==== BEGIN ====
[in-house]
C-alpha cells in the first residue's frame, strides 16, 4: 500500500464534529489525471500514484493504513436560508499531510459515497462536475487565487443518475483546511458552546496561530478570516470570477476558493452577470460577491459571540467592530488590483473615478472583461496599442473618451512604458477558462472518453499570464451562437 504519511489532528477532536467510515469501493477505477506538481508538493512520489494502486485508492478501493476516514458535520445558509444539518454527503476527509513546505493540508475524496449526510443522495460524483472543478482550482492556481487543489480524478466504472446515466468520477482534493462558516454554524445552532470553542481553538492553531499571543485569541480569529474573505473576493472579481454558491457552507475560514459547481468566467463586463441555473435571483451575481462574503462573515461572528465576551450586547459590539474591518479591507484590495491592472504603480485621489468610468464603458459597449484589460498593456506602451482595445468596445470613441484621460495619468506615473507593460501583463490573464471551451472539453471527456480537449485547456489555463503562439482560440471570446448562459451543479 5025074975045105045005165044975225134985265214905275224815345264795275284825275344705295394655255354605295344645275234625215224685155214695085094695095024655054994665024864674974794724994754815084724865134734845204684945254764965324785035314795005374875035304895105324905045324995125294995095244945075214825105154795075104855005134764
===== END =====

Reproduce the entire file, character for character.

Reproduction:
[in-house]
C-alpha cells in the first residue's frame, strides 16, 4: 500500500464534529489525471500514484493504513436560508499531510459515497462536475487565487443518475483546511458552546496561530478570516470570477476558493452577470460577491459571540467592530488590483473615478472583461496599442473618451512604458477558462472518453499570464451562437 504519511489532528477532536467510515469501493477505477506538481508538493512520489494502486485508492478501493476516514458535520445558509444539518454527503476527509513546505493540508475524496449526510443522495460524483472543478482550482492556481487543489480524478466504472446515466468520477482534493462558516454554524445552532470553542481553538492553531499571543485569541480569529474573505473576493472579481454558491457552507475560514459547481468566467463586463441555473435571483451575481462574503462573515461572528465576551450586547459590539474591518479591507484590495491592472504603480485621489468610468464603458459597449484589460498593456506602451482595445468596445470613441484621460495619468506615473507593460501583463490573464471551451472539453471527456480537449485547456489555463503562439482560440471570446448562459451543479 5025074975045105045005165044975225134985265214905275224815345264795275284825275344705295394655255354605295344645275234625215224685155214695085094695095024655054994665024864674974794724994754815084724865134734845204684945254764965324785035314795005374875035304895105324905045324995125294995095244945075214825105154795075104855005134764